Meeting the Needs of the Body: ICC’s COVID-19 Response Update
05/21/2020 Washington D.C. (International Christian Concern) – As COVID-19 spread across the world, International Christian Concern launched an initiative to serve the Christians being persecuted and discriminated against for their faith. In just one month, International Christian Concern and its generous supporters successfully met the first fundraising benchmark to serve the victims of COVID-19 persecution around the world. As the body of Christ suffers around the world, we join together to meet their needs.
Since then, ICC implemented relief projects in some of the hardest-hit countries such as Nigeria, Iraq, Egypt, India, Pakistan, Sri Lanka, and Myanmar. The recipients of the aid provided by ICC’s generous donors ranged from widows, to Muslim Background Believers (MBBs), to pastors who lost their support systems, to Christians denied aid. Nearly 1300 individuals and families received a month’s worth of food so far.
In India, the COVID-19 pandemic cut off rural evangelists from their usual support systems and churches. Due to them often traveling to reach new areas with the Gospel, they are unable to receive government aid in their non-native villages. One of these evangelists is Pastor Kuluram. He struggled to find enough food until ICC revisited him after first meeting him through the Bibles and Bikes initiative. He told ICC, “I believe the help from ICC is an answered prayer because I was troubled and was thinking how I could manage and provide for my family after a couple of days, praise God He is faithful right in the middle of survival crises. I also want to thank ICC for helping me with this ration, and I don’t have to worry for the next month”.
A month’s worth of food for a Bible and Bikes evangelist
In Egypt, ICC continued to provide additional support to the families who are a part of Hope House. The Christian children who usually study in Hope House, received food packages full of nutrients. Their families also received a chicken, a special gift. Many of the parents of Hope House children are poor day laborers, who often work in different villages and send money back to their families. With the restrictions in Egypt, many fathers and brothers were unable to work or return home.
A Hope House child stands with the food he and his mother received
In Iraq, the Muslim Background Believers (MBBs) and Internally Displaced Persons (IDPs) suffered uniquely during the COVID-19 lockdowns. MBBs, already isolated from their ordinary communities, do not experience the same type of access to familial support. As a result of ISIS, IDPs continue to live in unstable environments, with limited access to resources. ICC met these people in their need to provide a month’s worth of food for them. One man, Anwar, told ICC, “I can’t have a better future for my kids, because I am too small to change the direction of the family. I used to earn around $15-20 daily from selling sunflower seeds at the restaurants’ street. But there are no more jobs, and I don’t know when I’ll be back.“ Out of desperation for an income, Anwar attempted selling sunflower seeds a few days prior. He was temporarily arrested and continues to have no income to provide for his family since he lost it all during ISIS displacement. However, now he can trust that he and his family will have sustenance for the next month.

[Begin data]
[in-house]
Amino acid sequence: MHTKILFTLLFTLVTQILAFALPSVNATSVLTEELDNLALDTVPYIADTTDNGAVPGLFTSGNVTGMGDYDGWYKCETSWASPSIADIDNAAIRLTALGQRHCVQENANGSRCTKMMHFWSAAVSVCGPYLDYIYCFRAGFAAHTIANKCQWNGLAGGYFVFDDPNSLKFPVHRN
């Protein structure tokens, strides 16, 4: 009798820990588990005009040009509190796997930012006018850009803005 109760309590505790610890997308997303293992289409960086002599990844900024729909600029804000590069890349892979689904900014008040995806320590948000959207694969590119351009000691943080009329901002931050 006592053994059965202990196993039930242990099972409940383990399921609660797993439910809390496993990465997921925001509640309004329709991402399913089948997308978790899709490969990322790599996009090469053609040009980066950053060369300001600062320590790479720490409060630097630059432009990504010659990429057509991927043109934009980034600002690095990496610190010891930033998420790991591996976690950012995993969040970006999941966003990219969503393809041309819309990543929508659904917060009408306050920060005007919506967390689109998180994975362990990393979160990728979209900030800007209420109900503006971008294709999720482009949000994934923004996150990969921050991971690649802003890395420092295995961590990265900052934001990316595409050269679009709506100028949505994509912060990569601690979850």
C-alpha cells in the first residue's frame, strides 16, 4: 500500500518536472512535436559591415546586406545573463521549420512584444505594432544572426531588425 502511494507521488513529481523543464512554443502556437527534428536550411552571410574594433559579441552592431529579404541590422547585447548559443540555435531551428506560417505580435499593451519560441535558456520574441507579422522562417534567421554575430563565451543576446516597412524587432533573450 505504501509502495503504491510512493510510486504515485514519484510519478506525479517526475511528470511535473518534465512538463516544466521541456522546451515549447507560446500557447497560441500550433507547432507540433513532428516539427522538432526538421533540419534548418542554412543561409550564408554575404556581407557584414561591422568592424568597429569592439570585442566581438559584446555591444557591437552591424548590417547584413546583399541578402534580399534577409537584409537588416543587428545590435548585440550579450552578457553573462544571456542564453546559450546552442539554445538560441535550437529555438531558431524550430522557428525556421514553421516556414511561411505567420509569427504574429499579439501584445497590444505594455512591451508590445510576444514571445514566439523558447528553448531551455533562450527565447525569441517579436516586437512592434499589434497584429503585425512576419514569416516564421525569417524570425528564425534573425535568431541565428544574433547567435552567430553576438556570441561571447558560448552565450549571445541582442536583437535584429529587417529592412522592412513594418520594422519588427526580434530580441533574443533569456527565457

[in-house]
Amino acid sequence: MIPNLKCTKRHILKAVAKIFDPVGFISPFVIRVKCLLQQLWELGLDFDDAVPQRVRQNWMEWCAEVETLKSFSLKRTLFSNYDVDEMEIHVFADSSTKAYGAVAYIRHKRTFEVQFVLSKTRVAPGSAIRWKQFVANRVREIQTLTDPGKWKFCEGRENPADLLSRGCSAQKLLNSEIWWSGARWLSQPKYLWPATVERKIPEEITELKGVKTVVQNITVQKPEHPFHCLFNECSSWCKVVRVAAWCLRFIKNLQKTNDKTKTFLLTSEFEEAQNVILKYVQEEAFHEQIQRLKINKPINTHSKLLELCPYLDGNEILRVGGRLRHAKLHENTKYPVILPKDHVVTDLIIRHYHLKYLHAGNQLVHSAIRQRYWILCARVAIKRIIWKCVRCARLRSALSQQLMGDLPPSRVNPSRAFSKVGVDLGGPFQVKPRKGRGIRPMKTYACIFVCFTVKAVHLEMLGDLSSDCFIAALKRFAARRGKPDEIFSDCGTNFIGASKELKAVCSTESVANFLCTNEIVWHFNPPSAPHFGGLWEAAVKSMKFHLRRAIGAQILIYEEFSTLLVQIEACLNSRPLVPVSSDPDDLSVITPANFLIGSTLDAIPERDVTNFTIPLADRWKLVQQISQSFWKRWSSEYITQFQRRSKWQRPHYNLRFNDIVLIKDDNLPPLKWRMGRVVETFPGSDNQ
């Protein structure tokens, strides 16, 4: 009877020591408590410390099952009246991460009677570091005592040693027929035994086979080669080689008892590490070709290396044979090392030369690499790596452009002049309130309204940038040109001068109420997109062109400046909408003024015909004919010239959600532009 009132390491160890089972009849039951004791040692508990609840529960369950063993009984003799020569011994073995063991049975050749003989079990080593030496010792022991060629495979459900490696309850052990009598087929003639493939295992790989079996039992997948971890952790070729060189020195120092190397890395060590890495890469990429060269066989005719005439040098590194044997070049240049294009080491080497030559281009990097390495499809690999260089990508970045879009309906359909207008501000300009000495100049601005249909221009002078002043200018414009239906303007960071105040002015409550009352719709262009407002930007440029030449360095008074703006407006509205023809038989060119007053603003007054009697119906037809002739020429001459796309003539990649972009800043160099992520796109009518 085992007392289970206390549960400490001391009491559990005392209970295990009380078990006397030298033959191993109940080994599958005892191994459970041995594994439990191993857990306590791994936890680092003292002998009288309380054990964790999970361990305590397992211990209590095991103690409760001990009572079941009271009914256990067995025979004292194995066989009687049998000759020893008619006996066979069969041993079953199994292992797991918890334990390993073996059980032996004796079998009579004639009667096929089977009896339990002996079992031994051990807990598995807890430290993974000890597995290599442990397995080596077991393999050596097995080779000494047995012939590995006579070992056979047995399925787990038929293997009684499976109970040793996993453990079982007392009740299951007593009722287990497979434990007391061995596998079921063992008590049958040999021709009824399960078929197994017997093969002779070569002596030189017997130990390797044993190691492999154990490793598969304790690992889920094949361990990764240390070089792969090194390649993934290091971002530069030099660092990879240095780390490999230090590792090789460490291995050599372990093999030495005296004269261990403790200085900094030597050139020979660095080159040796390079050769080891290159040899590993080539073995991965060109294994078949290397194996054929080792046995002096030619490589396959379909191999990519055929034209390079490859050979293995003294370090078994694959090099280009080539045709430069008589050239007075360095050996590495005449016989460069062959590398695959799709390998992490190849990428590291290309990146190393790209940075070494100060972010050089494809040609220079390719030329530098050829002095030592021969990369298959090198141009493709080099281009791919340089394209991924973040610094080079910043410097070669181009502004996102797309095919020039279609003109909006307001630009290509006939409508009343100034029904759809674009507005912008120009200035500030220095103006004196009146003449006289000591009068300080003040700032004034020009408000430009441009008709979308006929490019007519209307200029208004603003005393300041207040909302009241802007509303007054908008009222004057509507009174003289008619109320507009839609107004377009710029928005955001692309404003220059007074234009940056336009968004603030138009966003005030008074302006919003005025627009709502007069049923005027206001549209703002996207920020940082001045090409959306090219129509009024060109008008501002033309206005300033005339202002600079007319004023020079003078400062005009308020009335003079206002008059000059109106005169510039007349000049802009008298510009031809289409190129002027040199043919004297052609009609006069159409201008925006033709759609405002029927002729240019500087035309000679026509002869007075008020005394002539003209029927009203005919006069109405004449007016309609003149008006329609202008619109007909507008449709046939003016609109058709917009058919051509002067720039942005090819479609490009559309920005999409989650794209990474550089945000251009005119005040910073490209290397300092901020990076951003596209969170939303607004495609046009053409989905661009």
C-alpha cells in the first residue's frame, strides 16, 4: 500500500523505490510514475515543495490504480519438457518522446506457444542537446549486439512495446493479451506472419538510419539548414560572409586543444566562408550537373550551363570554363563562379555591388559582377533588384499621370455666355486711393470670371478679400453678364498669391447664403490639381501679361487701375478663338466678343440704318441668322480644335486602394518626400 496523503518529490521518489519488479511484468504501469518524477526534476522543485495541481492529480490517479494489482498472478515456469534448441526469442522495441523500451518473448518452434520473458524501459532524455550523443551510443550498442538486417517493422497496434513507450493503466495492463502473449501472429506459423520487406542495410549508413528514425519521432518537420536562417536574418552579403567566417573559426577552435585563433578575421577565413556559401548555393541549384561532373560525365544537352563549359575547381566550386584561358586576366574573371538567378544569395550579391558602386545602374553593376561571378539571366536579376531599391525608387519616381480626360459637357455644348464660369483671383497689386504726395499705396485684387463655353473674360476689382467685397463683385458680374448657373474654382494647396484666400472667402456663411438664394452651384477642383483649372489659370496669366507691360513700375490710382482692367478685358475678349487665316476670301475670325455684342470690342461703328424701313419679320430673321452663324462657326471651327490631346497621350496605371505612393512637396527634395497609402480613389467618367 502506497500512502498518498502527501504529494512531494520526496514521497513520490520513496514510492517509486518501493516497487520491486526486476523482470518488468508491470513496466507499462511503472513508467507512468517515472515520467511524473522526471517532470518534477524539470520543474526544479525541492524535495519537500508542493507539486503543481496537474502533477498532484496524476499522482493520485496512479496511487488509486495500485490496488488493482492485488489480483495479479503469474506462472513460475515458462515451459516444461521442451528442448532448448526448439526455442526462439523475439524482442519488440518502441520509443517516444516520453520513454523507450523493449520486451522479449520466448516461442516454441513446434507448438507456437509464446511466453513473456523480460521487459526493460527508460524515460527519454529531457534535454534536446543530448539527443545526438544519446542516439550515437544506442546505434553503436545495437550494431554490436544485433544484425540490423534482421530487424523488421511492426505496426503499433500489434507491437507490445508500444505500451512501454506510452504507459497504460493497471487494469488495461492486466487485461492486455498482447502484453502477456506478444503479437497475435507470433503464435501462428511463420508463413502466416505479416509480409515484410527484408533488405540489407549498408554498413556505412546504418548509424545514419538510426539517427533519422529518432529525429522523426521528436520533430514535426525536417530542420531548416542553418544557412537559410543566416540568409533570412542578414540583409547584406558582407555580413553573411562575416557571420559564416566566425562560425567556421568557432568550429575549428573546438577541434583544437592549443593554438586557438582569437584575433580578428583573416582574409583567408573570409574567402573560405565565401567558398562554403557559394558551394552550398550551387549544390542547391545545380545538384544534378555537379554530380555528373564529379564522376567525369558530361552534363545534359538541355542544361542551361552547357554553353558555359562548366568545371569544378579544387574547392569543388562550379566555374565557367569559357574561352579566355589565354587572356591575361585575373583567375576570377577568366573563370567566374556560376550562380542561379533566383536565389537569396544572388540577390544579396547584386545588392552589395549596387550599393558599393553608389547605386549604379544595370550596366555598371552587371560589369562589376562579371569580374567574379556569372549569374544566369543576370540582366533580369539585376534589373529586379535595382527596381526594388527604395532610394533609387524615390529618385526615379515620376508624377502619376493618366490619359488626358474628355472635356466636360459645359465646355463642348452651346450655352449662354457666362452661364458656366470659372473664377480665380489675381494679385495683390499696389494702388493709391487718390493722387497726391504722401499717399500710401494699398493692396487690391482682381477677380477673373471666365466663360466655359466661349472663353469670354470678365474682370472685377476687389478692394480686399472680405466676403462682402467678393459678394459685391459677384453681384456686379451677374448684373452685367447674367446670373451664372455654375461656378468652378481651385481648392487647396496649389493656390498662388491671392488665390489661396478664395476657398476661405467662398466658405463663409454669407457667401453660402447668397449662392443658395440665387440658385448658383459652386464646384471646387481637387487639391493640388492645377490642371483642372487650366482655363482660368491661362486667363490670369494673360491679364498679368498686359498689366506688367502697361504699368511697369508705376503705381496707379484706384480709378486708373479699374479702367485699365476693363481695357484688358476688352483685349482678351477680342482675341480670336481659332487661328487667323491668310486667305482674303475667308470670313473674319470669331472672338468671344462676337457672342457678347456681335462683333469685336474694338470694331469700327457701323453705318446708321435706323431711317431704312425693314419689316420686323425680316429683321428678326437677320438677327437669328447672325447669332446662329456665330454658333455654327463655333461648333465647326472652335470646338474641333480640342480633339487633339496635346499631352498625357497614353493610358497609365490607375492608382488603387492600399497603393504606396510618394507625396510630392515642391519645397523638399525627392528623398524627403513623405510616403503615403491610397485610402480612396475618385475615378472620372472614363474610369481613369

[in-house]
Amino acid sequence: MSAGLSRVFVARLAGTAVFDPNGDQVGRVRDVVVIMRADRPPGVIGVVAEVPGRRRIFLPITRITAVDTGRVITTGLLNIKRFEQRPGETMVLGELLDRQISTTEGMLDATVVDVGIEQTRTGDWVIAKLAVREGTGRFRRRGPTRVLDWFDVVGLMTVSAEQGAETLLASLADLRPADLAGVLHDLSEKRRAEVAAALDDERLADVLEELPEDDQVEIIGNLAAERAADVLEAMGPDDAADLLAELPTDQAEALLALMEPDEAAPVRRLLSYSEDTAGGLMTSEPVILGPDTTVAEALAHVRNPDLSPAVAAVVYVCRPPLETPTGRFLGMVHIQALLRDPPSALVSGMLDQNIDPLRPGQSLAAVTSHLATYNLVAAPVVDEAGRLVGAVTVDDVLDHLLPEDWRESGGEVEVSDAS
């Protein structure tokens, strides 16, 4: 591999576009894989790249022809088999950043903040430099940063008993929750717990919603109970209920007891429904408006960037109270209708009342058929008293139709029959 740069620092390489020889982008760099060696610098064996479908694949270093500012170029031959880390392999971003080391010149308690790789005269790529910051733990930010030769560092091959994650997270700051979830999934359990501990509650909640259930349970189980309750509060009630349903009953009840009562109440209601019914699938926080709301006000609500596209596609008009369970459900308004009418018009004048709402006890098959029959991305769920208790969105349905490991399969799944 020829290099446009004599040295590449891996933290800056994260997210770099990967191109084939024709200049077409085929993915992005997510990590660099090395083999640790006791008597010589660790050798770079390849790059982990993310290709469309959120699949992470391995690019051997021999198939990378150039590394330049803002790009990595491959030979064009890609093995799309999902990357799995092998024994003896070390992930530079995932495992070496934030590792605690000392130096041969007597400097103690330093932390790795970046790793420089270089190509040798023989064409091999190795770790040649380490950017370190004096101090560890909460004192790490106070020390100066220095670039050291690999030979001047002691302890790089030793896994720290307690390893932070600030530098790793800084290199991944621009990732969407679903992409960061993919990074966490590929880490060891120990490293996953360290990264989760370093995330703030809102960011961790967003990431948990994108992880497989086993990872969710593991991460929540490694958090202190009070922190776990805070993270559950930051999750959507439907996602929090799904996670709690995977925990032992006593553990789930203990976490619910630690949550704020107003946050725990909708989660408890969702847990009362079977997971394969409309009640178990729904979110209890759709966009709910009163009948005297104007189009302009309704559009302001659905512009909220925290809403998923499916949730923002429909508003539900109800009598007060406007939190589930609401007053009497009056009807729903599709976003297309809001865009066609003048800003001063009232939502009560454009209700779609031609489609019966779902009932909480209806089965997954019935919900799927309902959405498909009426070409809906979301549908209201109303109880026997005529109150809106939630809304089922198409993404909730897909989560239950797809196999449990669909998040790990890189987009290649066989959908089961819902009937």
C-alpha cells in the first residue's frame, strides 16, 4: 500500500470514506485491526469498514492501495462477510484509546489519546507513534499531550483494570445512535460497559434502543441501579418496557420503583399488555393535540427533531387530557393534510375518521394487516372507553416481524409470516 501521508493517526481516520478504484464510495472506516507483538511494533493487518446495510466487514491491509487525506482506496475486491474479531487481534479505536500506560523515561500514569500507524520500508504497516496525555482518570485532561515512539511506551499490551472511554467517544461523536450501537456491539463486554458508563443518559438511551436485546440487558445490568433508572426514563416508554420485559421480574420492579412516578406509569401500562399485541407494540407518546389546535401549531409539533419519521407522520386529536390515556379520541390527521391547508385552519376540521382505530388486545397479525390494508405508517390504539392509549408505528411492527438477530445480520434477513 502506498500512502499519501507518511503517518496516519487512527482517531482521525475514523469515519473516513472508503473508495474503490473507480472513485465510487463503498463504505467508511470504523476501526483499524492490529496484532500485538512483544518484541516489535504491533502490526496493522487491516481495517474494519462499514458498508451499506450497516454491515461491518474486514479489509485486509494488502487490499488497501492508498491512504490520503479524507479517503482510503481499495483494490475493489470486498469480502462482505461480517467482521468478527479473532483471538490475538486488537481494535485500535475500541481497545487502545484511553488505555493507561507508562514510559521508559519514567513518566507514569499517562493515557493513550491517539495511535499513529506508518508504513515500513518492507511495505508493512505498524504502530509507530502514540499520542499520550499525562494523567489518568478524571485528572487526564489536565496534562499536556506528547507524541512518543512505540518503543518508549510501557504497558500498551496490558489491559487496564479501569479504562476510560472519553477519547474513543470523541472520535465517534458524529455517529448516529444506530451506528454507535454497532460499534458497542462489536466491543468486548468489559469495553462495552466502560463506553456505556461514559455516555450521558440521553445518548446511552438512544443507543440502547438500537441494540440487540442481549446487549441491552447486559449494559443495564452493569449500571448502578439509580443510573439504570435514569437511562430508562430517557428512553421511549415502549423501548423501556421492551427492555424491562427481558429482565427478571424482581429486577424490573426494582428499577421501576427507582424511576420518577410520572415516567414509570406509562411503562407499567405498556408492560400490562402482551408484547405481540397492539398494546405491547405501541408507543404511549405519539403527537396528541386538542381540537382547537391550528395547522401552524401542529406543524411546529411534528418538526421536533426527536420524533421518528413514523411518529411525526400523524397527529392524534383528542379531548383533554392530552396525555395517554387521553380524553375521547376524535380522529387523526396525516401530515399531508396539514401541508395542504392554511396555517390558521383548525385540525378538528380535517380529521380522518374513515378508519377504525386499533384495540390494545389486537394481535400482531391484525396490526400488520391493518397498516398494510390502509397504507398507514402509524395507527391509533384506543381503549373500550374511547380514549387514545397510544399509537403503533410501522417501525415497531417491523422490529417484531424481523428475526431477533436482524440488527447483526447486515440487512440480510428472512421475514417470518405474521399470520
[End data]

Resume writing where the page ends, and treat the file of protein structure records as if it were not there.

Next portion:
A young girl in an IDP camp holds some of the goods her family received from ICC
"I am thankful to God for providing us this foodstuff through you. My family was very upset. However, we are happy and thankful to you for arranging this aid. Since the beginning of this month, we [were restricted to] one meal due to shortage; however, my children will enjoy the food three times a day. People in society do not respect us. We are often rejected and discriminated against. However, inviting us to collect foodstuff has strengthened my faith in God".
Zeenat, one of the Pakistan beneficiaries, was denied food aid in a village near Lahore, along with several other Christians in the Muslim-majority area. Zeenat told ICC, “I am thankful to God for providing us this foodstuff through you. My family was very upset. However, we are happy and thankful to you for arranging this aid. Since the beginning of this month, we [were restricted to] one meal due to shortage; however, my children will enjoy the food three times a day. People in society do not respect us. We are often rejected and discriminated against. However, inviting us to collect foodstuff has strengthened my faith in God“.
Pakistan beneficiaries at the food disbursement
ICC continues to serve persecuted Christians around the world, while COVID-19 threatens the livelihoods of many believers. If you are interested in helping us serve the body of Christ, visit our initiatives page here.
For interviews please contact Olivia Miller, Communications Coordinator: firstname.lastname@example.org